Vidiots to Reopen in Former Eagle Rock Movie House

A film nonprofit plans to reopen the legendary Vidiots video store along with an independent theater inside the former Eagle Theatre.

Original Article Credit By Jesus Sanchez for The Eastsider LA
Eagle Rock — A film nonprofit plans to reopen the legendary Vidiots video store along with an independent theater inside the former Eagle Theatre.

Vidiots Foundation is launching a fundraising drive as it prepares to renovate the 90-year-old theater at Eagle Rock Boulevard and Yosemite Drive with new sound and projection systems, the organization announced on its website. An adjacent storefront will stock Vidiots’ more than 50,000 titles on DVD, BluRay, and VHS for rent.

Vidiots closed its landmark Santa Monica store in 2017 after a 35-year-run that saw it become a favorite destination for those seeking hard-to-find film titles.

The announcement by the Vidiots Foundation, the nonprofit that took over the collection, comes a few months after an effort began to bring back movies to 200-seat theater, which has served as a church for the past two decades.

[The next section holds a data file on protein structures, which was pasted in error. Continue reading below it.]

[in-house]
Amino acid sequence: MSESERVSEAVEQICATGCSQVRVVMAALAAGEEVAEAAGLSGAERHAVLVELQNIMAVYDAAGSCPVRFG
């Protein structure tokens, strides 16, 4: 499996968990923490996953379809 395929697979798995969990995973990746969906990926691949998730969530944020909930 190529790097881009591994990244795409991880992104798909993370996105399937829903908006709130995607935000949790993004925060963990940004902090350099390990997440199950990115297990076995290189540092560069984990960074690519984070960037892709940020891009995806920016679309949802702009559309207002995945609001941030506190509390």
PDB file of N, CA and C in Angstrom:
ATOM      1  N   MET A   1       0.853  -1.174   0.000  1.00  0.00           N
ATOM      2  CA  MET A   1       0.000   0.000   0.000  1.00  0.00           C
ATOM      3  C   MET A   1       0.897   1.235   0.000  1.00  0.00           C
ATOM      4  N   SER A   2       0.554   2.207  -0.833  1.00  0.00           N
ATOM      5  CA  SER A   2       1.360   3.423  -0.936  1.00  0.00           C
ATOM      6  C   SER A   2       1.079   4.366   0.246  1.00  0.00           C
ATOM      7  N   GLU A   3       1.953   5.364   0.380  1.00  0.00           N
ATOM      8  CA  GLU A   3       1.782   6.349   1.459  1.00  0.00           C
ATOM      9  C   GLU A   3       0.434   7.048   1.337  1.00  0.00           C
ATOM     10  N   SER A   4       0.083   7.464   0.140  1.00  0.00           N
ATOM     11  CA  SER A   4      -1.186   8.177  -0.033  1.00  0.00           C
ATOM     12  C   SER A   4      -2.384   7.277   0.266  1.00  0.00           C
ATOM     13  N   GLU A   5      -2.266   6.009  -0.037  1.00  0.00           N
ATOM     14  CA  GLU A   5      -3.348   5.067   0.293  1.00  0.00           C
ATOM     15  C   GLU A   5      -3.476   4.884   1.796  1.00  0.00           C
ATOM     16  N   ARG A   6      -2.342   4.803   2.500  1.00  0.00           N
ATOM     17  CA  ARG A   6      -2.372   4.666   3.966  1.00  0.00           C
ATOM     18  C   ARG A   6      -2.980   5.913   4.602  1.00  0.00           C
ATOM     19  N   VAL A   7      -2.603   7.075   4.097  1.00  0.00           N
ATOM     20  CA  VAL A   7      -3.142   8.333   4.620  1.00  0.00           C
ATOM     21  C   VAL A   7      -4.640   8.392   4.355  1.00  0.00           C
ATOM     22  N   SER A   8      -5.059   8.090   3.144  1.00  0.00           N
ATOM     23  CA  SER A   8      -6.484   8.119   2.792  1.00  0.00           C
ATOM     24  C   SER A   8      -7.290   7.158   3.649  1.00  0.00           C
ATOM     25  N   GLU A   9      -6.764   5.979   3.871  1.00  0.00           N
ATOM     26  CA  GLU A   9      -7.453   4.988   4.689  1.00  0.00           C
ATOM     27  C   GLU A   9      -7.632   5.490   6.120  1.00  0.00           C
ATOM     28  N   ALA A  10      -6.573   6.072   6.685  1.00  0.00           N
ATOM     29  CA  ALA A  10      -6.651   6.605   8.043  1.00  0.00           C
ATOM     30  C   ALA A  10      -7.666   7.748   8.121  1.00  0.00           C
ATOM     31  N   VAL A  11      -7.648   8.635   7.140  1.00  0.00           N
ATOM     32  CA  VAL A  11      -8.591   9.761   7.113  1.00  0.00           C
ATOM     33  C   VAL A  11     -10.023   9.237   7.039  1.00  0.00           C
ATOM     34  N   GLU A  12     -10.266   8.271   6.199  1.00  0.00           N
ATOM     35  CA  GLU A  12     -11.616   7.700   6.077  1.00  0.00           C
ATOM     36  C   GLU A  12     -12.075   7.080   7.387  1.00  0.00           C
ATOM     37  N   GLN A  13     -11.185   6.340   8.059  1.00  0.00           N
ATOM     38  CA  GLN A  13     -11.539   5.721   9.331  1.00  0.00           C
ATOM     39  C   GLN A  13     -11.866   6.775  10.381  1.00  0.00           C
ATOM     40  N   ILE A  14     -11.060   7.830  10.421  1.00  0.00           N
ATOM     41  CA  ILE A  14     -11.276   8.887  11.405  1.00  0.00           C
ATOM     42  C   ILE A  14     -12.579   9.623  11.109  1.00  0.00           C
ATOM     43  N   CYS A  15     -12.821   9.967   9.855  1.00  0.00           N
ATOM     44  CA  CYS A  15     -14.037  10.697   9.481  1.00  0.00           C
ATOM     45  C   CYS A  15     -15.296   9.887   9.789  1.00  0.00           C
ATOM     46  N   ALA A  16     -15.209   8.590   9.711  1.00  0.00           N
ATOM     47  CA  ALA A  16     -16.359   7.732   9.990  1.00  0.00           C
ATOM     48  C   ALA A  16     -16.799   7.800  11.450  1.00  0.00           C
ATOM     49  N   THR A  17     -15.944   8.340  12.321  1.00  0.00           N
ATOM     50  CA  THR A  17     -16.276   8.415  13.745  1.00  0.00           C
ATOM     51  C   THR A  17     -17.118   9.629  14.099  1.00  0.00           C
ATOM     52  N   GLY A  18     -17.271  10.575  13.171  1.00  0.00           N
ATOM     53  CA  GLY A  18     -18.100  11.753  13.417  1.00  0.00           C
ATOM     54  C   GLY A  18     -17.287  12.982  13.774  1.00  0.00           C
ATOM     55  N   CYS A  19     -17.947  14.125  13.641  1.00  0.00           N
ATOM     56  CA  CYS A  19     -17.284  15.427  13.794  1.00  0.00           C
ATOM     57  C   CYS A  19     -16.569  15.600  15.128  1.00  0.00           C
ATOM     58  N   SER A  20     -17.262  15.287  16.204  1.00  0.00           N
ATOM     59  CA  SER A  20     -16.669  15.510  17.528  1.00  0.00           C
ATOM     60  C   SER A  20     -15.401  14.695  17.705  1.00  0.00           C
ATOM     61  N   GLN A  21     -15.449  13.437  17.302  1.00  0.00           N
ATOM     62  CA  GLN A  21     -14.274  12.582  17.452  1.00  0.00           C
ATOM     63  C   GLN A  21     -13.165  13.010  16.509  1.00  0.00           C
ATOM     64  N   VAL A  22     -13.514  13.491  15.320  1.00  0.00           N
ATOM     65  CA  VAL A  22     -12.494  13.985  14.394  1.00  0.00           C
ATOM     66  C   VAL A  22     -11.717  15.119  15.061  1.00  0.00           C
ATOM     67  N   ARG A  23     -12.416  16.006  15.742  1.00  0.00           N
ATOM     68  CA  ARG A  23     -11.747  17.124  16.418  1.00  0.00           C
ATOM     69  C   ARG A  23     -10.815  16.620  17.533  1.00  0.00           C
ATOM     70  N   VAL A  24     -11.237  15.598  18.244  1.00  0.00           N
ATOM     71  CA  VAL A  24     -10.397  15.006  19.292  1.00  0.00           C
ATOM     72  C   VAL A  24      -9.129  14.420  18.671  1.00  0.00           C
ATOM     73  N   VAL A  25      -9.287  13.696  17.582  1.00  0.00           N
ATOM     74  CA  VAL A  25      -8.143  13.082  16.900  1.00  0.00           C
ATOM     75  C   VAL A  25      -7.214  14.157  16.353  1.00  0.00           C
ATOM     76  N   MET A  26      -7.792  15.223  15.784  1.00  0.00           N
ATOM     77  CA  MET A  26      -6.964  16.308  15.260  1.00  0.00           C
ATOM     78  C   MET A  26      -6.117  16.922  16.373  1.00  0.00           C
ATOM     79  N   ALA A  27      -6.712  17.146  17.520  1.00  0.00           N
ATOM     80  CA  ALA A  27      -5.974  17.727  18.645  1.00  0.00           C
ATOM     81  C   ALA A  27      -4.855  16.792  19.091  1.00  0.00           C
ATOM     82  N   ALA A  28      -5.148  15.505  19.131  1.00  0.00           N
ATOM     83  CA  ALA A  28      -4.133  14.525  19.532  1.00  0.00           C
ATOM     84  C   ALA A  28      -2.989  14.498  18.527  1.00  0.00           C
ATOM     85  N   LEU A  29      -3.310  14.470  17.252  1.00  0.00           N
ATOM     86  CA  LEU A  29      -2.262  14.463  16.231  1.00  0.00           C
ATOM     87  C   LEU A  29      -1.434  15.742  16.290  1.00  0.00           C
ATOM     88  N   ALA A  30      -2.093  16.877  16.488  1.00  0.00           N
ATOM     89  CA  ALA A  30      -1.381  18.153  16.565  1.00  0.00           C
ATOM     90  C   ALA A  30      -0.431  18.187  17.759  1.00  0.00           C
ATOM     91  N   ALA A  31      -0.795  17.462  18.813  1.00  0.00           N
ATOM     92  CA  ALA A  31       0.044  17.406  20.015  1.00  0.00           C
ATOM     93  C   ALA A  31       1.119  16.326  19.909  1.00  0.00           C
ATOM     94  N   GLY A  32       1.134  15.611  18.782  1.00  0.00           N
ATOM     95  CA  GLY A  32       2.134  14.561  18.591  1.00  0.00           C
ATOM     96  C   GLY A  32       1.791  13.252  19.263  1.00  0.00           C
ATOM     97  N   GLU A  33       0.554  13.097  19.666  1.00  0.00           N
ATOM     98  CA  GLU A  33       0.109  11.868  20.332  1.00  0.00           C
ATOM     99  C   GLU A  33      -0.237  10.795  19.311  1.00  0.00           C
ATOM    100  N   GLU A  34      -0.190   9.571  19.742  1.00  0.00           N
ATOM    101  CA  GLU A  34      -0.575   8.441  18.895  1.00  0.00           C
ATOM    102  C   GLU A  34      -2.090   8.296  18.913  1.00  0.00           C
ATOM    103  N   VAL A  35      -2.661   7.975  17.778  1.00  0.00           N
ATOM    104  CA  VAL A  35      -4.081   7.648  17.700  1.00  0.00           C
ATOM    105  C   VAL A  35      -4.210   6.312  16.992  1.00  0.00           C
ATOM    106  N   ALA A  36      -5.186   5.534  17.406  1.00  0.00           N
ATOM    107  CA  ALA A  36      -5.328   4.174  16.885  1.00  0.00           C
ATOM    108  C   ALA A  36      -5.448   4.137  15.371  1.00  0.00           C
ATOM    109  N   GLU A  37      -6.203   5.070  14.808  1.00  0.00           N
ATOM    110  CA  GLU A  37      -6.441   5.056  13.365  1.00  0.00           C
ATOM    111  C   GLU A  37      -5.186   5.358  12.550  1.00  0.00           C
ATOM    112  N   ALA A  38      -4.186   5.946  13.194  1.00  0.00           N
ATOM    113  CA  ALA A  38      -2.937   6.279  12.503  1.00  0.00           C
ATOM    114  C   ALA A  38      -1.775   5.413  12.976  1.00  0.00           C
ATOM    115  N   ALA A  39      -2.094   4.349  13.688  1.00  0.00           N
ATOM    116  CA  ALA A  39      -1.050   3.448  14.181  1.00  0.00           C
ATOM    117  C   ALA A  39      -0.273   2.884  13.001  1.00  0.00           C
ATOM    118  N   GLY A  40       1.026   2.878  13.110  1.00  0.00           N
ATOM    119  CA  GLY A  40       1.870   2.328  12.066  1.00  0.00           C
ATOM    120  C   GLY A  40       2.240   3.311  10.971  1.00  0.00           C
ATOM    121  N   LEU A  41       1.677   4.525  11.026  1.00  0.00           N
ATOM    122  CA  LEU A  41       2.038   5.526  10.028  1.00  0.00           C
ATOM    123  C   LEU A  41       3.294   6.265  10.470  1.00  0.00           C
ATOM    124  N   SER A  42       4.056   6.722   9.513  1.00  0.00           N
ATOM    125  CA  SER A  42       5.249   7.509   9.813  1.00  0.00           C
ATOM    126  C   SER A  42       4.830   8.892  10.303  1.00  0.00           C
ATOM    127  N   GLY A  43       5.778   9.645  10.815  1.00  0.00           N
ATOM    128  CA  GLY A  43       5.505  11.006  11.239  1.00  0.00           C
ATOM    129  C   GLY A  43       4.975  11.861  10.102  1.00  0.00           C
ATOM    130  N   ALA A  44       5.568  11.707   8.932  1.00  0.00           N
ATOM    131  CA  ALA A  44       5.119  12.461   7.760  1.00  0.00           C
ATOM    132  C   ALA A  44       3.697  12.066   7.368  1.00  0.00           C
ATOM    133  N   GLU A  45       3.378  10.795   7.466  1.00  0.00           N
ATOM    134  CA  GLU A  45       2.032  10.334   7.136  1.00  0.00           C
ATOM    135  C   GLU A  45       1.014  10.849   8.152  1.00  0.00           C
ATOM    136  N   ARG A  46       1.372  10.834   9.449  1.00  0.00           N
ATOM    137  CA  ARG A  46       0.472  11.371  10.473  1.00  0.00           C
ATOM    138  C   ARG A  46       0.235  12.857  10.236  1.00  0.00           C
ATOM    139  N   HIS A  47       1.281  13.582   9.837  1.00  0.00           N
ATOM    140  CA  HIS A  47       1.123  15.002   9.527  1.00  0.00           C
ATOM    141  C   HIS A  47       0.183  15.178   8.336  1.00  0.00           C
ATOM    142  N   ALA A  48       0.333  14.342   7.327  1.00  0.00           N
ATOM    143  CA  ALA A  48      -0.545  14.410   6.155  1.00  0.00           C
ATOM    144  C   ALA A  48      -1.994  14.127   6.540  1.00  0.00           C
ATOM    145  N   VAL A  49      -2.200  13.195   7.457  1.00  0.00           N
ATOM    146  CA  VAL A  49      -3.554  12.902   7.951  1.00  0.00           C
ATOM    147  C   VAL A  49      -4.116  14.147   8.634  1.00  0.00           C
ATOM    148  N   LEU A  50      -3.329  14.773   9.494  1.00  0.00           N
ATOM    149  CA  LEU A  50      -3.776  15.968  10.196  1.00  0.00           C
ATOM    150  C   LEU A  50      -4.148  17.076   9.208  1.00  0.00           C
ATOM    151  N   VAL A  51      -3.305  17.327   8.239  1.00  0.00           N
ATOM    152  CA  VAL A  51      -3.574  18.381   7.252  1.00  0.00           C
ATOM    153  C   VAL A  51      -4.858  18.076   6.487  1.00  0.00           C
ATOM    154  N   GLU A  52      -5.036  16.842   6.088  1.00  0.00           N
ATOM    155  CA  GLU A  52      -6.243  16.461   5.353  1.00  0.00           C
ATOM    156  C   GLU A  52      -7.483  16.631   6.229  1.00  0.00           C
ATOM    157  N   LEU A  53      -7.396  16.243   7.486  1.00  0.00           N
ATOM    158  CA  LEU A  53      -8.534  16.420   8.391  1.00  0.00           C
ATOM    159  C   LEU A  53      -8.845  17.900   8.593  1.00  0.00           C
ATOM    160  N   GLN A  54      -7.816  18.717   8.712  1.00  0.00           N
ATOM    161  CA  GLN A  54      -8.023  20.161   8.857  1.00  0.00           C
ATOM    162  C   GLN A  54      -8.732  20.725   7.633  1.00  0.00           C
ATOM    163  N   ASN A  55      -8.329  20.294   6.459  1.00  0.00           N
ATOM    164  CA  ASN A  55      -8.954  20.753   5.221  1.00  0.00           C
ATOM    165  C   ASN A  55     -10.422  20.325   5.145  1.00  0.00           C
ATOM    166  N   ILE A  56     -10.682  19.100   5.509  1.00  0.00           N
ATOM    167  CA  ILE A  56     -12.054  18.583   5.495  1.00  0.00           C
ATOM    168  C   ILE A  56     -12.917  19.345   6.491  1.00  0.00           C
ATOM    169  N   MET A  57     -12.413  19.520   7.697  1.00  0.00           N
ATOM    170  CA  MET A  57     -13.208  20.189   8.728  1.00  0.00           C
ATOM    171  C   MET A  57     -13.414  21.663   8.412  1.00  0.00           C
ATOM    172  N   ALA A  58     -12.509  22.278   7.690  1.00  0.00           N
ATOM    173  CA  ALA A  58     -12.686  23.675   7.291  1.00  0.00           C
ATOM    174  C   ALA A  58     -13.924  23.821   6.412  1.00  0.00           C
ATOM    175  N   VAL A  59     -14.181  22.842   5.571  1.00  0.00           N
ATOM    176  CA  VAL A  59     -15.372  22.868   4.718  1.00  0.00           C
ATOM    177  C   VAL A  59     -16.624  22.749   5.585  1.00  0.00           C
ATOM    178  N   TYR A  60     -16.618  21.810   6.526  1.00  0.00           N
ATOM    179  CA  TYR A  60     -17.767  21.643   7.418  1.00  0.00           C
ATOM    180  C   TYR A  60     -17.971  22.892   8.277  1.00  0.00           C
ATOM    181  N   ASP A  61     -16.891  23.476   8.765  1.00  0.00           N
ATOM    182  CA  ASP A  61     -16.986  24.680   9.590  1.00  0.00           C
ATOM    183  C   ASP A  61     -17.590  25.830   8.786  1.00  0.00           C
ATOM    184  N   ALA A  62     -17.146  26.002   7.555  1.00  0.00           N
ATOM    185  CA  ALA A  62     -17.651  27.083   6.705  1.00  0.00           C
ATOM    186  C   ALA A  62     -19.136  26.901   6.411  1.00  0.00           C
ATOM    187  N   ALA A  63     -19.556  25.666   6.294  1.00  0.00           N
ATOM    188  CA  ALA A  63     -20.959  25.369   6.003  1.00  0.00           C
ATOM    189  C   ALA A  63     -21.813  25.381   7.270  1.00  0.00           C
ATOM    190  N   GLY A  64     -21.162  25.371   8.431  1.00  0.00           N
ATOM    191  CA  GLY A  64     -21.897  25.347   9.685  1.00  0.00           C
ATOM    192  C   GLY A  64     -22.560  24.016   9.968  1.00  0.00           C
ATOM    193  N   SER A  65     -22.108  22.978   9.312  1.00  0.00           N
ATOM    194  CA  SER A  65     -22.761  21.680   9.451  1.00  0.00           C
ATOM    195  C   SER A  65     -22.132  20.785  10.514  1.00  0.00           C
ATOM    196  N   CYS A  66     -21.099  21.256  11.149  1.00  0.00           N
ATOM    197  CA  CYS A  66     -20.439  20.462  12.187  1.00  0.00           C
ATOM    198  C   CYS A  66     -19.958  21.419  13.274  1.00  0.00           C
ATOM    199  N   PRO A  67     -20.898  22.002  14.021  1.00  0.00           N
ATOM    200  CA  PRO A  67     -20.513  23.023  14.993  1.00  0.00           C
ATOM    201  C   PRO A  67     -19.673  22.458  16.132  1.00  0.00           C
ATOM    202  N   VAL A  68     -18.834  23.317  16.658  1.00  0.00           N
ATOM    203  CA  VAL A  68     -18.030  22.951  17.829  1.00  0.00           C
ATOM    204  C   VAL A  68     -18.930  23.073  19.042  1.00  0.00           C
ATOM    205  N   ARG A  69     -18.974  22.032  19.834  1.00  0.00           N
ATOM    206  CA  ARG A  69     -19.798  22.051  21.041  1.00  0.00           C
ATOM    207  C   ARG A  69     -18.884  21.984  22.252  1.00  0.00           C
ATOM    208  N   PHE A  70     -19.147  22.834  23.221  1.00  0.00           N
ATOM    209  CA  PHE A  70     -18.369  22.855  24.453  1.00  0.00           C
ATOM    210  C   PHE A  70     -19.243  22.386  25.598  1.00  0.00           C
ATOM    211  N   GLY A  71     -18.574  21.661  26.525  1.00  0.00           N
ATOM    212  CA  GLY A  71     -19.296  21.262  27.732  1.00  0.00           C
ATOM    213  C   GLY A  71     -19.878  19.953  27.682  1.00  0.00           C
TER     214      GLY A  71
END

The approximately 9,400-square-foot building, which was most recently home to a church and dance studio, is now vacant, with the landlord asking nearly $19,000 a month.

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“Bringing the Eagle Theatre back and providing L.A. with a long-needed new film space is thrilling,” said foundation Executive Director Maggie Mackay. “Vidiots at the Eagle is a community space created by and for film lovers and filmmakers. We welcome and encourage everyone who believes in our mission to join us as we work towards opening in Fall 2020!”

In addition to the original 200-seat theater, which will screen repertory, new independent and classic titles, the foundation also plans to create a smaller, 50-seat theater for smaller screenings, events and workshops. The plans is for Vidiots to operate seven days a week and offer daily screenings and special programs.

The theater was originally called the Yosemite Theatre, which played silent films and two days of vaudeville acts, according to Cinema Treasures, a website devoted to old movie houses. It was also known as the New Eagle Theatre and, during the 1970s, screened adult films as part of the Pussycat chain.

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